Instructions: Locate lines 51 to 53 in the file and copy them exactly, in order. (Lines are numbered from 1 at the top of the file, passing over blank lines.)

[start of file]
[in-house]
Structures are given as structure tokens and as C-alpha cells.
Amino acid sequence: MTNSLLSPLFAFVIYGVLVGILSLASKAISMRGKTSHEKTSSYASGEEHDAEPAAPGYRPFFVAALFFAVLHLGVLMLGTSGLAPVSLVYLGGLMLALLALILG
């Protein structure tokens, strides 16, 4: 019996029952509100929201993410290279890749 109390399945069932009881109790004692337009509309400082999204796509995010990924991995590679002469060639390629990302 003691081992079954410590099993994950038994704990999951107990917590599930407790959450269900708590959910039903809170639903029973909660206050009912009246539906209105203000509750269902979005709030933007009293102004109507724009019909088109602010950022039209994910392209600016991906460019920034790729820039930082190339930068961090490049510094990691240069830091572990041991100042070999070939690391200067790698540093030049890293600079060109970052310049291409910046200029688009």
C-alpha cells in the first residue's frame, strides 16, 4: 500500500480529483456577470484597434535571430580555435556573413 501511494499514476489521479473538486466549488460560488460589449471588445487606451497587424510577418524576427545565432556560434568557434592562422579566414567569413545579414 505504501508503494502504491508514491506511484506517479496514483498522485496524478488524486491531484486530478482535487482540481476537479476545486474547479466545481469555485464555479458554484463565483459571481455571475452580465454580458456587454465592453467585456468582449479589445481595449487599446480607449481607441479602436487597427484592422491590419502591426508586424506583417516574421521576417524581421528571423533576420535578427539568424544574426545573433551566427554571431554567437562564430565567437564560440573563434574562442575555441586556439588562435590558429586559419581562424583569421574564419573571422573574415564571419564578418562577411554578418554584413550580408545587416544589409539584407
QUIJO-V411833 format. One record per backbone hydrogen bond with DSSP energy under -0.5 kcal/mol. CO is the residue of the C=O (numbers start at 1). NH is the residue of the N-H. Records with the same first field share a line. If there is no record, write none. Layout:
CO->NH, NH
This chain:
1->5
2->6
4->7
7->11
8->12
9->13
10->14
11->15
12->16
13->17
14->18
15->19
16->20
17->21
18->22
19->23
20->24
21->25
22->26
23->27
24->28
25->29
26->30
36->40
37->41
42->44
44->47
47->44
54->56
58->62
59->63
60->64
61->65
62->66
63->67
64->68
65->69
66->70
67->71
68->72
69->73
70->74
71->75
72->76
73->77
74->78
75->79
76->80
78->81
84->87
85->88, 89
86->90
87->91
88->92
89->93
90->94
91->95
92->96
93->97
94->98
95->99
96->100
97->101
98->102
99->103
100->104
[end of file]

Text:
71->75
72->76
73->77